On the last day of class I wrap up the semester by asking my class the following questions.
- What did you find most interesting/least interesting this semester? Students love to talk about their subjective preferences, and—in all seriousness—I tweak my courses every year, so this sort of feedback is useful when I get around to swapping readings or shifting the course schedule.
- What reading/activity/lecture/assignment did you learn most from? It’s always interesting to me to see how the answers to this question differ from the answers to “what did you find most interesting?” question.
- In 5 years you’re probably going to forget most everything about your college classes; if you remember just one thing about this course, what will that one thing be? Sometimes answers to this are substantial—”I’ll remember the statistics about race and economic inequality”—and sometimes silly—”I’ll remember that you brought a Mountain Dew to every class.”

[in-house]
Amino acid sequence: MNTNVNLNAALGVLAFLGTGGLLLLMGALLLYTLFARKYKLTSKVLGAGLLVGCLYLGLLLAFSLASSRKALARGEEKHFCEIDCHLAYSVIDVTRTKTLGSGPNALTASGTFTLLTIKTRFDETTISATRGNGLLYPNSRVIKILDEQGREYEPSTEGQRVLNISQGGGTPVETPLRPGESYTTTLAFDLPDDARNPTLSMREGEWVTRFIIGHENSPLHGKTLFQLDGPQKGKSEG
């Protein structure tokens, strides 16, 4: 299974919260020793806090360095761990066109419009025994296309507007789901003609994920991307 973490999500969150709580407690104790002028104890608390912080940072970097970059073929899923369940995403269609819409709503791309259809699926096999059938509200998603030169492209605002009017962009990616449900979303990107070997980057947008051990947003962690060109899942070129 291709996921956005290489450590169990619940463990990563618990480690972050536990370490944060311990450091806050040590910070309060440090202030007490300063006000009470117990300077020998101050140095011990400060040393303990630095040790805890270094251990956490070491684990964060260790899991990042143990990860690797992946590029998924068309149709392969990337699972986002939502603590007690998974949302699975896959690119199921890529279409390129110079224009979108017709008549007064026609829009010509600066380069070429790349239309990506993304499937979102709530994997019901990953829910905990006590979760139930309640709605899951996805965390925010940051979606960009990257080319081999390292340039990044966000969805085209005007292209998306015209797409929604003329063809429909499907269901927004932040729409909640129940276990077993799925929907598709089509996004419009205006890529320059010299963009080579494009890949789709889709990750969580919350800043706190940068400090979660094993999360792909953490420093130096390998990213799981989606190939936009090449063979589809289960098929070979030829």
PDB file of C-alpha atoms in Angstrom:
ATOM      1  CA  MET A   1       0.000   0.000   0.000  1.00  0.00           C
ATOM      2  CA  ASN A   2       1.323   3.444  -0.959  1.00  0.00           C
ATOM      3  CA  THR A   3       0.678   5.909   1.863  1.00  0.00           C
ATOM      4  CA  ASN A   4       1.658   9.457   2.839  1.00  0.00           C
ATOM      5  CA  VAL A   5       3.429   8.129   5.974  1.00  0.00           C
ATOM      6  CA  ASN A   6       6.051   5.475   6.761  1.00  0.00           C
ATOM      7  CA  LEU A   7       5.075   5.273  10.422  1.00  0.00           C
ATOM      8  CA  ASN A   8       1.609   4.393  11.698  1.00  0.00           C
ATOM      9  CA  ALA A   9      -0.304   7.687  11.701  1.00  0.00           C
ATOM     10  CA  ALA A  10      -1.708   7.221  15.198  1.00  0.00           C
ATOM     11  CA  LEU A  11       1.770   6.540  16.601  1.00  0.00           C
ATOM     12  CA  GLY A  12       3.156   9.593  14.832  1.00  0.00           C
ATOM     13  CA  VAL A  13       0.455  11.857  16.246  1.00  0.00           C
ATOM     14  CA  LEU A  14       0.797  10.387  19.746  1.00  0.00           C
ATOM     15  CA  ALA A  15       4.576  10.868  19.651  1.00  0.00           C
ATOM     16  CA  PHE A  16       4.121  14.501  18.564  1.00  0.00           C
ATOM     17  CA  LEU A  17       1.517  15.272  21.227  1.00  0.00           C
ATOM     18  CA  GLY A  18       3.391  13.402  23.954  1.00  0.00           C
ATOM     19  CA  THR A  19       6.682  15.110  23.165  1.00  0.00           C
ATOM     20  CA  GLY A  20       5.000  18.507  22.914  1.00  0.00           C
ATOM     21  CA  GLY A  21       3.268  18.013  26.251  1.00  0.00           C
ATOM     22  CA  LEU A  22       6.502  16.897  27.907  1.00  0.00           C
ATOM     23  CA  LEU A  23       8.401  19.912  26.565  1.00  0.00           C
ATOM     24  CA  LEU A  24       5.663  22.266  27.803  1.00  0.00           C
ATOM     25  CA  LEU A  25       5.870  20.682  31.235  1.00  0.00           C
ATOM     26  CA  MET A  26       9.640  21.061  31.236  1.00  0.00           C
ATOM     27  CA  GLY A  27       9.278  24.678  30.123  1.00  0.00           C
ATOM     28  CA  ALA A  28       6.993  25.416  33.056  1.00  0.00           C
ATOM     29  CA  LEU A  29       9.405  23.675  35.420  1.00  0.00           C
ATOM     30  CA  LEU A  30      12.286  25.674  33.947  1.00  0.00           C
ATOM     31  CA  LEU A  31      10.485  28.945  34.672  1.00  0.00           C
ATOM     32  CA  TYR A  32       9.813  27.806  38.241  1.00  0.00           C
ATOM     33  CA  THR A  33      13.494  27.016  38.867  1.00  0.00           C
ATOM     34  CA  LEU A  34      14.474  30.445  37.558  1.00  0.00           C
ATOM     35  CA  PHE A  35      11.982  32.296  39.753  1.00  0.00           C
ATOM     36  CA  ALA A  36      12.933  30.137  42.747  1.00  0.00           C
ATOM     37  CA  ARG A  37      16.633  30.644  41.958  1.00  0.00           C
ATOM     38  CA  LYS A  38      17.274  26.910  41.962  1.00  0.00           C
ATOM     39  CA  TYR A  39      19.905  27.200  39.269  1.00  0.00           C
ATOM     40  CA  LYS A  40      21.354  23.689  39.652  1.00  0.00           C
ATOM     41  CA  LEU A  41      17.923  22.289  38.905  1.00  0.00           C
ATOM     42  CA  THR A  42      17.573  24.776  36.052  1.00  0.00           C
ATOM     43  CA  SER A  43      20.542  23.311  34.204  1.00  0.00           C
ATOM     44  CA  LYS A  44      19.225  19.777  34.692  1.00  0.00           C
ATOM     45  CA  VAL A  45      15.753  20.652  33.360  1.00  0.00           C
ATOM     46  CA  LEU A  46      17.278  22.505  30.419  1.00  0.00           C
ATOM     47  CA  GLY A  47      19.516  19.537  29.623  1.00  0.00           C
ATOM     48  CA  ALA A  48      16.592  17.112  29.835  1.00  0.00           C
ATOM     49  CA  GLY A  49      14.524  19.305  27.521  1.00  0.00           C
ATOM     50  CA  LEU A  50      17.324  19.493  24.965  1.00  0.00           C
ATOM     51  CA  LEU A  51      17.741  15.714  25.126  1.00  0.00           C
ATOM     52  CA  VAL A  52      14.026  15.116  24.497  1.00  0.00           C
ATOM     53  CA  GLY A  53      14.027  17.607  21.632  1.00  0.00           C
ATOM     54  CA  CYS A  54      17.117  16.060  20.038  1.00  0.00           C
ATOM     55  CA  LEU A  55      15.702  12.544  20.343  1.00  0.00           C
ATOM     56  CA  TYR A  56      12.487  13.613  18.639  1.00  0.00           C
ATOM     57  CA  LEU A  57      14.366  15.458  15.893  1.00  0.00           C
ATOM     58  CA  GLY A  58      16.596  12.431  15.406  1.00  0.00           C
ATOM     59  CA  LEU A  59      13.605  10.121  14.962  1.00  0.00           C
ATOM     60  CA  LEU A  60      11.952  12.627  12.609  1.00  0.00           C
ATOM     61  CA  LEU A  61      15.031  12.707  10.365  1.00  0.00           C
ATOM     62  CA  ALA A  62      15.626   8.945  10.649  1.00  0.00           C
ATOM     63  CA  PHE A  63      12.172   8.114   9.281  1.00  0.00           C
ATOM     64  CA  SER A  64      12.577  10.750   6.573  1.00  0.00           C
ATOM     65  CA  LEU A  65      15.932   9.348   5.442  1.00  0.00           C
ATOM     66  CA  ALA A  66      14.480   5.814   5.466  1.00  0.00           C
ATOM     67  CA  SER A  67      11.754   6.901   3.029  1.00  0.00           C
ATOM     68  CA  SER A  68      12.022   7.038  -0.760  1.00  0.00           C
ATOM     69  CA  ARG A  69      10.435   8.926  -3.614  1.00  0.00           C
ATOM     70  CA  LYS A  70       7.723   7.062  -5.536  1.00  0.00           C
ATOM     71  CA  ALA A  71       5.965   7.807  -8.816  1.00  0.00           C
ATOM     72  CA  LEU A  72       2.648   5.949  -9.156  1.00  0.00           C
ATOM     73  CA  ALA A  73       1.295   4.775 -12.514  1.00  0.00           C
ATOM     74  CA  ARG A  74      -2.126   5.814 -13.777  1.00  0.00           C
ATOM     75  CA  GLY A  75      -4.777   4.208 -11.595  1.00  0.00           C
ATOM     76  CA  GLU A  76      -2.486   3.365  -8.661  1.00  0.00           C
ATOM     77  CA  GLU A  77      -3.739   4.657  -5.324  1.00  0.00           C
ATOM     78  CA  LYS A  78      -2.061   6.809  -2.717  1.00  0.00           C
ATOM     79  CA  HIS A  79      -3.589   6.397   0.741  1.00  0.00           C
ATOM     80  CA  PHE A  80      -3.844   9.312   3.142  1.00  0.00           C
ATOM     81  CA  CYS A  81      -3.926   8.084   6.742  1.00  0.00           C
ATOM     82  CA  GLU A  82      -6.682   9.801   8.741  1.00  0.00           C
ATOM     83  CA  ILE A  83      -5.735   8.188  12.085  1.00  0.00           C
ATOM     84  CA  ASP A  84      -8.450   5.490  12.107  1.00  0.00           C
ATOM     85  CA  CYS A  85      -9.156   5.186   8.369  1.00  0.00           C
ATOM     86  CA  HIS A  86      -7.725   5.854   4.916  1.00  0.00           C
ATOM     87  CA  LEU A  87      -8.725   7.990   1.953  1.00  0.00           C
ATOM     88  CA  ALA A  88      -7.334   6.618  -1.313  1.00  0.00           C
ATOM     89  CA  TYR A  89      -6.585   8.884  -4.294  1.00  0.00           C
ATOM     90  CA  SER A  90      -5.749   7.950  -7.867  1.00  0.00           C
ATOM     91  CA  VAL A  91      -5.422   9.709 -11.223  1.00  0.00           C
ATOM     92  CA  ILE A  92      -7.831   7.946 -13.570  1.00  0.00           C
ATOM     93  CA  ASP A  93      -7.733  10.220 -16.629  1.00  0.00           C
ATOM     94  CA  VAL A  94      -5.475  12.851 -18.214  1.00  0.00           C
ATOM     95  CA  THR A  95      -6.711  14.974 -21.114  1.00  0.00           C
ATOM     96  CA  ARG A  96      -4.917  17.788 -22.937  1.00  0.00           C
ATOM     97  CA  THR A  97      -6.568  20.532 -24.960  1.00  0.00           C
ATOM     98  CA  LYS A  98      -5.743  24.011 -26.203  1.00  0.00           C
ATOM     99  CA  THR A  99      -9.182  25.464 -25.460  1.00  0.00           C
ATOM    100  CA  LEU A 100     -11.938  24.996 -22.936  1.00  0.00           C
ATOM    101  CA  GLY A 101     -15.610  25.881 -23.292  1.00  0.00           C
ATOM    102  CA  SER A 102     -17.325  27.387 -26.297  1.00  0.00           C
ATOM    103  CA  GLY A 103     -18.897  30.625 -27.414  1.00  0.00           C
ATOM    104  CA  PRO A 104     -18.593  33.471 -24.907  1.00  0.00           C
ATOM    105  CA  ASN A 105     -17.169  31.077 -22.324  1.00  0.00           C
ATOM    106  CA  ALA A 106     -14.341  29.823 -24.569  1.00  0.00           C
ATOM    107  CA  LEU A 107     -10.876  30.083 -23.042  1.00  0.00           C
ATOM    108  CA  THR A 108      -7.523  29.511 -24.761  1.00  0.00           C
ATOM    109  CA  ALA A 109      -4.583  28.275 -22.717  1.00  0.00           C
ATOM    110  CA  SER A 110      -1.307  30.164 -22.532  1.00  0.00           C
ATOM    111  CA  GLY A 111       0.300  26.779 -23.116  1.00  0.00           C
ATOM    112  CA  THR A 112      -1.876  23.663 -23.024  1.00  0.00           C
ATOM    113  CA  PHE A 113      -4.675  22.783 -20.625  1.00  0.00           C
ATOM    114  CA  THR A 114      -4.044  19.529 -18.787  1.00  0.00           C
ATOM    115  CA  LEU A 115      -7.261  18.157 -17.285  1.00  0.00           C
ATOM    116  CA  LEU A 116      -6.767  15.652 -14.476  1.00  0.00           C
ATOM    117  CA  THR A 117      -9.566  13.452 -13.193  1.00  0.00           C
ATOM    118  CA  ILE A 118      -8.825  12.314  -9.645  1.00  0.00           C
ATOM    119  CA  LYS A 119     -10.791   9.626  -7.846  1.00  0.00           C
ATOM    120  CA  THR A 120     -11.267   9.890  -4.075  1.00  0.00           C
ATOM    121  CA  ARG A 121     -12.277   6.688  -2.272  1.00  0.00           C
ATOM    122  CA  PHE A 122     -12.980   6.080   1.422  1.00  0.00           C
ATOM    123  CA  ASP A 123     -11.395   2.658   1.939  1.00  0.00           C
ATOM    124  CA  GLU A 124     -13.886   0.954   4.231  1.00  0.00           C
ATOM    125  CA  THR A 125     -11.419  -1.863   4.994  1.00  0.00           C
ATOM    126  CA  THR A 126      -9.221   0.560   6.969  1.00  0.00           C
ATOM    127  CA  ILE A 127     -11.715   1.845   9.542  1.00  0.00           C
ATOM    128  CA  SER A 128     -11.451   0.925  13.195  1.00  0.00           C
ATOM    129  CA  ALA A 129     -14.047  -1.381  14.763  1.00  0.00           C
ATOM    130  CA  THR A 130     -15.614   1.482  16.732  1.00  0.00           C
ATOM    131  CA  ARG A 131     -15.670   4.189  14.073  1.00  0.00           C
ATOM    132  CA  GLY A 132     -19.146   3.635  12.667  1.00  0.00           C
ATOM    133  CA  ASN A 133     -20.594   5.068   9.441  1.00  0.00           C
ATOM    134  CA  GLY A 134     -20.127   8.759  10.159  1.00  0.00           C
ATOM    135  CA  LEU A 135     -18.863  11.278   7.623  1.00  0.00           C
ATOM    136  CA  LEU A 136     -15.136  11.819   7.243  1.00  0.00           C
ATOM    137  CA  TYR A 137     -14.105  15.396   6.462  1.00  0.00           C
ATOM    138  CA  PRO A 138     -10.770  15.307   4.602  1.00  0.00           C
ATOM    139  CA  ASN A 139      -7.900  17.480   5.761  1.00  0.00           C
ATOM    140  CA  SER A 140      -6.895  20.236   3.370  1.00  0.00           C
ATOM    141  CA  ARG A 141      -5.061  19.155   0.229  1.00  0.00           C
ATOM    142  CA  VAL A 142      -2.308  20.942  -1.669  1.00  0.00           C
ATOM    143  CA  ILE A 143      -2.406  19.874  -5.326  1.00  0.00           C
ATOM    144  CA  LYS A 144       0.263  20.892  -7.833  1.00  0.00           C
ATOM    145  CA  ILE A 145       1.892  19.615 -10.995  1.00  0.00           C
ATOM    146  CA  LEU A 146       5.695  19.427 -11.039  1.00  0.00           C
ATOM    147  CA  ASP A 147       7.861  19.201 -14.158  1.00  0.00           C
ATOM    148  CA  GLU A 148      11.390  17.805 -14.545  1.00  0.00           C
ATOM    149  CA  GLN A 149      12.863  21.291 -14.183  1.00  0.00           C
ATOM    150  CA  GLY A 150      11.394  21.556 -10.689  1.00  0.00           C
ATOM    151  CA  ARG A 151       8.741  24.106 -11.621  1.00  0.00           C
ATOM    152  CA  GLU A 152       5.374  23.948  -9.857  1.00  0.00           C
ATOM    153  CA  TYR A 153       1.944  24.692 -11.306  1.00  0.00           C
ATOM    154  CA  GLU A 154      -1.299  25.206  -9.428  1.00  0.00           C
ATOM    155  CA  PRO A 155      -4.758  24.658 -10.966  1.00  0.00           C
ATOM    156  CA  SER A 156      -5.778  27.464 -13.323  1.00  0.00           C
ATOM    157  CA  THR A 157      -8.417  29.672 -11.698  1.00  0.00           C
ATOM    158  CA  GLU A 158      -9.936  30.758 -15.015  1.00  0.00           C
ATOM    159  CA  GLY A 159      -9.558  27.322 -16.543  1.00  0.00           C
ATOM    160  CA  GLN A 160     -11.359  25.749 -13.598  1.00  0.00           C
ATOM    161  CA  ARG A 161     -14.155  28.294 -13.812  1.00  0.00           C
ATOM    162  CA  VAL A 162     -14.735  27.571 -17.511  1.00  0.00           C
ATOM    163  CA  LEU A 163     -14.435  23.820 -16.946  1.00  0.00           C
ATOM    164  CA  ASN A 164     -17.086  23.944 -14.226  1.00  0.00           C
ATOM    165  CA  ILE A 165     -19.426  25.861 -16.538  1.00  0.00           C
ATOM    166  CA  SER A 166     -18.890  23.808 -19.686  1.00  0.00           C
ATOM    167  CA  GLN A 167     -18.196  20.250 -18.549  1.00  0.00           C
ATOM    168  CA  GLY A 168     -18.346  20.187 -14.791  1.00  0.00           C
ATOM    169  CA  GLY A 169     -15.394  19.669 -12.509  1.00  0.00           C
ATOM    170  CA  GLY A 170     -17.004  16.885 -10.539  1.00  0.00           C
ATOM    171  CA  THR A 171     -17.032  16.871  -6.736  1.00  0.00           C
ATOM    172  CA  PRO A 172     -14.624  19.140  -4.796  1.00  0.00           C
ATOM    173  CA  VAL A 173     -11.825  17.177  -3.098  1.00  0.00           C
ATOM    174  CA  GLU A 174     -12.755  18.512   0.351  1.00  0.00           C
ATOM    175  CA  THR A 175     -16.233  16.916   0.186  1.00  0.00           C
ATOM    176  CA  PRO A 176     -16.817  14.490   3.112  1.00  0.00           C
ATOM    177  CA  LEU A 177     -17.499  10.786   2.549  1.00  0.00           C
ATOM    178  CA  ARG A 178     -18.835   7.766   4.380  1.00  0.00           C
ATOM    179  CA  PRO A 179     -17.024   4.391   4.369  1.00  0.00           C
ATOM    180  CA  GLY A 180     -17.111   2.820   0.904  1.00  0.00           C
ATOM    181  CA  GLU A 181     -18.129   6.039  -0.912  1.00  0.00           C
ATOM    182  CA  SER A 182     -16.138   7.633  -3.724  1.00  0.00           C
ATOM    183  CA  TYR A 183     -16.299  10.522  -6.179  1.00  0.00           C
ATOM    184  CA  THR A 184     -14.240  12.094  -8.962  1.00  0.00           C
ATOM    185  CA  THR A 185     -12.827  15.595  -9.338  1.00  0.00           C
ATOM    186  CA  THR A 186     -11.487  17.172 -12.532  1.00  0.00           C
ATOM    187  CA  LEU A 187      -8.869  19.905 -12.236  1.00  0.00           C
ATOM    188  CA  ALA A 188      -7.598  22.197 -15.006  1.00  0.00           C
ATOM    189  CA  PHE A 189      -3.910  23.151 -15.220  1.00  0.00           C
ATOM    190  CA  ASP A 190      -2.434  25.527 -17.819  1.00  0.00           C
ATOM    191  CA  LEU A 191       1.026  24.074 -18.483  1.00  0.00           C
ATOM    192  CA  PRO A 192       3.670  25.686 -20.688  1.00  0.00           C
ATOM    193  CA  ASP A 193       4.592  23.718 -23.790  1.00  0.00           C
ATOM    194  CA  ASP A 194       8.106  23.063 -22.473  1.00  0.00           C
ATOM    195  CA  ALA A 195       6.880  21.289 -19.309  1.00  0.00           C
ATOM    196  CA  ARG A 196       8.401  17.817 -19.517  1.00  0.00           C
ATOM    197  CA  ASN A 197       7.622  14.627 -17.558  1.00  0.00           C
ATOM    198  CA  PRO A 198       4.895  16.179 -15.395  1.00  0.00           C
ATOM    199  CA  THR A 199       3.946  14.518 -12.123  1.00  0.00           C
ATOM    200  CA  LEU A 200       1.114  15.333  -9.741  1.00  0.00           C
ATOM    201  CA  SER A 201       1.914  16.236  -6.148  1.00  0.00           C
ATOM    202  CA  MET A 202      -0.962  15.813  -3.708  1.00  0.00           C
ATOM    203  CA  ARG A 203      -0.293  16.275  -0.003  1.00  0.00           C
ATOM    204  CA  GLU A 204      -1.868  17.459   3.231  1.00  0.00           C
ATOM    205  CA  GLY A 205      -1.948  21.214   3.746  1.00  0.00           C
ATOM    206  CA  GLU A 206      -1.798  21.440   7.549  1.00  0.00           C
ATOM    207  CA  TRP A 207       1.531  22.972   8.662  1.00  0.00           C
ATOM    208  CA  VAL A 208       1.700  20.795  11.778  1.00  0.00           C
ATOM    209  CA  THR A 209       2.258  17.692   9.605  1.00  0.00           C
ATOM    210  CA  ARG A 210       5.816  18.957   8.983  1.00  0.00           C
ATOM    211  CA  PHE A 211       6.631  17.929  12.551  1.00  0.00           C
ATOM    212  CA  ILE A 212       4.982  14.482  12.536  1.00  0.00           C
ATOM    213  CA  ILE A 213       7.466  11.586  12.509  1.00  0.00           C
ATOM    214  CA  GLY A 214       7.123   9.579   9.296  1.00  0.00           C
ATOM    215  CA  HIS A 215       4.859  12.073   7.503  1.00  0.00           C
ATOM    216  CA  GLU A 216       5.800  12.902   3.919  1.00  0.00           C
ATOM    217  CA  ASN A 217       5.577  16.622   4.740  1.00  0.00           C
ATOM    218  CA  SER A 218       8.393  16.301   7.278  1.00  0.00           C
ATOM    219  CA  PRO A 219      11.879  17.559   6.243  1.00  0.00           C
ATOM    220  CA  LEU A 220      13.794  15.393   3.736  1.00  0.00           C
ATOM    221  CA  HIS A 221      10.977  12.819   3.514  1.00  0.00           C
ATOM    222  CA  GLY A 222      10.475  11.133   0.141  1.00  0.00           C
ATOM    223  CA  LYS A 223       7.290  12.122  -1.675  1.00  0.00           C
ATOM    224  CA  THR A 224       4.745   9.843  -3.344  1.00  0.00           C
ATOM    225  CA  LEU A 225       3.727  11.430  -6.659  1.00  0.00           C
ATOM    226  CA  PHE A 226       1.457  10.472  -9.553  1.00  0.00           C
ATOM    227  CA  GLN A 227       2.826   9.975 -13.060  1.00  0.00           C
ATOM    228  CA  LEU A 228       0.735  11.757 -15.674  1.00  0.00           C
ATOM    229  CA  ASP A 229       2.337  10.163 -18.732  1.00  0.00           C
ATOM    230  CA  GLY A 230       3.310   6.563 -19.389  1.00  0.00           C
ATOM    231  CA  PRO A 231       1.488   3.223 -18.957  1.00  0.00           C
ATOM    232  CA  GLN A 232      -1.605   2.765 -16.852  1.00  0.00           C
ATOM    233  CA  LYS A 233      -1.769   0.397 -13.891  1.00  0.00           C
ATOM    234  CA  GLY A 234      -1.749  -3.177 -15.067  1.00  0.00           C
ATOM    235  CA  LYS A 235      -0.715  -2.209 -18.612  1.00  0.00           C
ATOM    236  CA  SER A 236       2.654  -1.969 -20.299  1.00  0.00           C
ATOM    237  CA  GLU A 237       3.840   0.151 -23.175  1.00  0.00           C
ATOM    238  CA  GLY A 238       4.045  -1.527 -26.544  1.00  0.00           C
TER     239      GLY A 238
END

- No teacher is ever “neutral” or “objective” in the sense of “completely disinterested”: what concerns or interests do you think directed my selection of the course material, my organization of the course, or my approach to the subject matter in the lectures? I often follow this discussion by pointing to the teaching goals I state on my website: “As a professor, his primary goals for teaching are, first, to demonstrate to students that societies are never set up in ways that serve everyone’s interests equally, and, second, to give them the skills to identify who benefits and who does not and how disproportionate social structures are legitimated and maintained.”
The last thing I do is tell them to tell their friends that I’m a tough professor and that they shouldn’t take my courses—I’ve got to keep up my reputation!